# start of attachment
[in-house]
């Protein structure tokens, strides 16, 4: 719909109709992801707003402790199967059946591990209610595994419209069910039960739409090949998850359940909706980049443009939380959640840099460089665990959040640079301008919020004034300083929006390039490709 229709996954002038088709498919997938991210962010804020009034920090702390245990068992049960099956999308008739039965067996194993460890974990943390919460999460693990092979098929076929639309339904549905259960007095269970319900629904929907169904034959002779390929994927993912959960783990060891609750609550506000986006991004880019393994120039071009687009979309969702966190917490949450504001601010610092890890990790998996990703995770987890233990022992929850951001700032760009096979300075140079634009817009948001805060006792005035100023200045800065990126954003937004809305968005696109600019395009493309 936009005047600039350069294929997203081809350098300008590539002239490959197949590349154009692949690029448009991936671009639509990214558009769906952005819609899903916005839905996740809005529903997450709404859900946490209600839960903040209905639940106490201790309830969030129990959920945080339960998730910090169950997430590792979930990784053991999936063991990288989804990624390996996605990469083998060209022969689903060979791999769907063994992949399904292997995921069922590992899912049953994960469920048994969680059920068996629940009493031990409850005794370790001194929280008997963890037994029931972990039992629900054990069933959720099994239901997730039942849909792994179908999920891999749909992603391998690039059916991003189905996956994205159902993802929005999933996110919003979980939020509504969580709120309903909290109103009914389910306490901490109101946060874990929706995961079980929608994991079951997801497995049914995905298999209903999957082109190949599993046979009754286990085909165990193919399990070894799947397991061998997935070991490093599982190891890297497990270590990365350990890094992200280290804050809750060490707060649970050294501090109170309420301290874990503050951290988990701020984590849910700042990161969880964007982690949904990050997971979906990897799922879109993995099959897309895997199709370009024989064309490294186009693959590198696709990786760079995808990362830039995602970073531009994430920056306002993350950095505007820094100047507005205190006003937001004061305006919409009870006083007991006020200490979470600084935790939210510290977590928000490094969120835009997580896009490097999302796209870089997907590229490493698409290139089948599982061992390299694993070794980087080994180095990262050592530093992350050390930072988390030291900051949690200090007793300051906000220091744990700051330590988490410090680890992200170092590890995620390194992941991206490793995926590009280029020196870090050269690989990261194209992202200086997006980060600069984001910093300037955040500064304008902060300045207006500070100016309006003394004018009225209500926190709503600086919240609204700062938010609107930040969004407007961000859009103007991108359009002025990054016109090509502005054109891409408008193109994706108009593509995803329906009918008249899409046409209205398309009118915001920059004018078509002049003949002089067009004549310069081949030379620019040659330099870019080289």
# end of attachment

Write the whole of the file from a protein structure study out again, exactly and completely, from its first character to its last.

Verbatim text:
[in-house]
């Protein structure tokens, strides 16, 4: 719909109709992801707003402790199967059946591990209610595994419209069910039960739409090949998850359940909706980049443009939380959640840099460089665990959040640079301008919020004034300083929006390039490709 229709996954002038088709498919997938991210962010804020009034920090702390245990068992049960099956999308008739039965067996194993460890974990943390919460999460693990092979098929076929639309339904549905259960007095269970319900629904929907169904034959002779390929994927993912959960783990060891609750609550506000986006991004880019393994120039071009687009979309969702966190917490949450504001601010610092890890990790998996990703995770987890233990022992929850951001700032760009096979300075140079634009817009948001805060006792005035100023200045800065990126954003937004809305968005696109600019395009493309 936009005047600039350069294929997203081809350098300008590539002239490959197949590349154009692949690029448009991936671009639509990214558009769906952005819609899903916005839905996740809005529903997450709404859900946490209600839960903040209905639940106490201790309830969030129990959920945080339960998730910090169950997430590792979930990784053991999936063991990288989804990624390996996605990469083998060209022969689903060979791999769907063994992949399904292997995921069922590992899912049953994960469920048994969680059920068996629940009493031990409850005794370790001194929280008997963890037994029931972990039992629900054990069933959720099994239901997730039942849909792994179908999920891999749909992603391998690039059916991003189905996956994205159902993802929005999933996110919003979980939020509504969580709120309903909290109103009914389910306490901490109101946060874990929706995961079980929608994991079951997801497995049914995905298999209903999957082109190949599993046979009754286990085909165990193919399990070894799947397991061998997935070991490093599982190891890297497990270590990365350990890094992200280290804050809750060490707060649970050294501090109170309420301290874990503050951290988990701020984590849910700042990161969880964007982690949904990050997971979906990897799922879109993995099959897309895997199709370009024989064309490294186009693959590198696709990786760079995808990362830039995602970073531009994430920056306002993350950095505007820094100047507005205190006003937001004061305006919409009870006083007991006020200490979470600084935790939210510290977590928000490094969120835009997580896009490097999302796209870089997907590229490493698409290139089948599982061992390299694993070794980087080994180095990262050592530093992350050390930072988390030291900051949690200090007793300051906000220091744990700051330590988490410090680890992200170092590890995620390194992941991206490793995926590009280029020196870090050269690989990261194209992202200086997006980060600069984001910093300037955040500064304008902060300045207006500070100016309006003394004018009225209500926190709503600086919240609204700062938010609107930040969004407007961000859009103007991108359009002025990054016109090509502005054109891409408008193109994706108009593509995803329906009918008249899409046409209205398309009118915001920059004018078509002049003949002089067009004549310069081949030379620019040659330099870019080289």